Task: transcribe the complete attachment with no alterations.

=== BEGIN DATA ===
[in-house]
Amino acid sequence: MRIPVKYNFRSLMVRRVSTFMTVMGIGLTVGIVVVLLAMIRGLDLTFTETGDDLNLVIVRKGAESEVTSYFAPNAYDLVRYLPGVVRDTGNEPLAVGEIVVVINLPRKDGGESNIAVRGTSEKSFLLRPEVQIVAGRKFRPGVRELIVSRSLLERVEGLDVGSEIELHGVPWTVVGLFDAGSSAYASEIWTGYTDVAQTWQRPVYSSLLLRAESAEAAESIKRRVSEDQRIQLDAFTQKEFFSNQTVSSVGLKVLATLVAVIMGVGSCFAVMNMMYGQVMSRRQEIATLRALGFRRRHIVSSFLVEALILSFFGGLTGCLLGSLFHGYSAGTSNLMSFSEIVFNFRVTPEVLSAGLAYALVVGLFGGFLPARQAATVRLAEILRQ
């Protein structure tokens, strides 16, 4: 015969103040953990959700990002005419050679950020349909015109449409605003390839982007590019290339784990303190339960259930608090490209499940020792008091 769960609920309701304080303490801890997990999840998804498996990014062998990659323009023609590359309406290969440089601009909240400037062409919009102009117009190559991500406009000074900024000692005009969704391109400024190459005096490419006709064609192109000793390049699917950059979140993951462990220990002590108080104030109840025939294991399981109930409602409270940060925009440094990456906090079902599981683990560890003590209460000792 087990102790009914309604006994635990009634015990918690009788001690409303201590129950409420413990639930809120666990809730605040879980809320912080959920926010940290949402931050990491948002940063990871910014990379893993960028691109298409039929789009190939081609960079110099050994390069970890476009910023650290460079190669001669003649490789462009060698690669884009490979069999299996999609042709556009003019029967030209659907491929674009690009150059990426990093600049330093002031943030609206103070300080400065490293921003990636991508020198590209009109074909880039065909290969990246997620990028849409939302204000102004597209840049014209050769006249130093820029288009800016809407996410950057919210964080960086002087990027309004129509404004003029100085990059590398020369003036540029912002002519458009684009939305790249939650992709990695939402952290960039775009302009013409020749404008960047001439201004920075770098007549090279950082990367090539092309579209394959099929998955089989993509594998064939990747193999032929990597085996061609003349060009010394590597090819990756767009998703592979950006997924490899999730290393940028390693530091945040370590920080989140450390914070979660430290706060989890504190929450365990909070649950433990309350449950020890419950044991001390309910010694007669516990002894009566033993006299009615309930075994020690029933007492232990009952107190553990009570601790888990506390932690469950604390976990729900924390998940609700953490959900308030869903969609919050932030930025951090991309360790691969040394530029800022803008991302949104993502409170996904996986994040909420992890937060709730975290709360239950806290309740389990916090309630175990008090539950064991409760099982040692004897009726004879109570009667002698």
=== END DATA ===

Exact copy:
[in-house]
Amino acid sequence: MRIPVKYNFRSLMVRRVSTFMTVMGIGLTVGIVVVLLAMIRGLDLTFTETGDDLNLVIVRKGAESEVTSYFAPNAYDLVRYLPGVVRDTGNEPLAVGEIVVVINLPRKDGGESNIAVRGTSEKSFLLRPEVQIVAGRKFRPGVRELIVSRSLLERVEGLDVGSEIELHGVPWTVVGLFDAGSSAYASEIWTGYTDVAQTWQRPVYSSLLLRAESAEAAESIKRRVSEDQRIQLDAFTQKEFFSNQTVSSVGLKVLATLVAVIMGVGSCFAVMNMMYGQVMSRRQEIATLRALGFRRRHIVSSFLVEALILSFFGGLTGCLLGSLFHGYSAGTSNLMSFSEIVFNFRVTPEVLSAGLAYALVVGLFGGFLPARQAATVRLAEILRQ
């Protein structure tokens, strides 16, 4: 015969103040953990959700990002005419050679950020349909015109449409605003390839982007590019290339784990303190339960259930608090490209499940020792008091 769960609920309701304080303490801890997990999840998804498996990014062998990659323009023609590359309406290969440089601009909240400037062409919009102009117009190559991500406009000074900024000692005009969704391109400024190459005096490419006709064609192109000793390049699917950059979140993951462990220990002590108080104030109840025939294991399981109930409602409270940060925009440094990456906090079902599981683990560890003590209460000792 087990102790009914309604006994635990009634015990918690009788001690409303201590129950409420413990639930809120666990809730605040879980809320912080959920926010940290949402931050990491948002940063990871910014990379893993960028691109298409039929789009190939081609960079110099050994390069970890476009910023650290460079190669001669003649490789462009060698690669884009490979069999299996999609042709556009003019029967030209659907491929674009690009150059990426990093600049330093002031943030609206103070300080400065490293921003990636991508020198590209009109074909880039065909290969990246997620990028849409939302204000102004597209840049014209050769006249130093820029288009800016809407996410950057919210964080960086002087990027309004129509404004003029100085990059590398020369003036540029912002002519458009684009939305790249939650992709990695939402952290960039775009302009013409020749404008960047001439201004920075770098007549090279950082990367090539092309579209394959099929998955089989993509594998064939990747193999032929990597085996061609003349060009010394590597090819990756767009998703592979950006997924490899999730290393940028390693530091945040370590920080989140450390914070979660430290706060989890504190929450365990909070649950433990309350449950020890419950044991001390309910010694007669516990002894009566033993006299009615309930075994020690029933007492232990009952107190553990009570601790888990506390932690469950604390976990729900924390998940609700953490959900308030869903969609919050932030930025951090991309360790691969040394530029800022803008991302949104993502409170996904996986994040909420992890937060709730975290709360239950806290309740389990916090309630175990008090539950064991409760099982040692004897009726004879109570009667002698």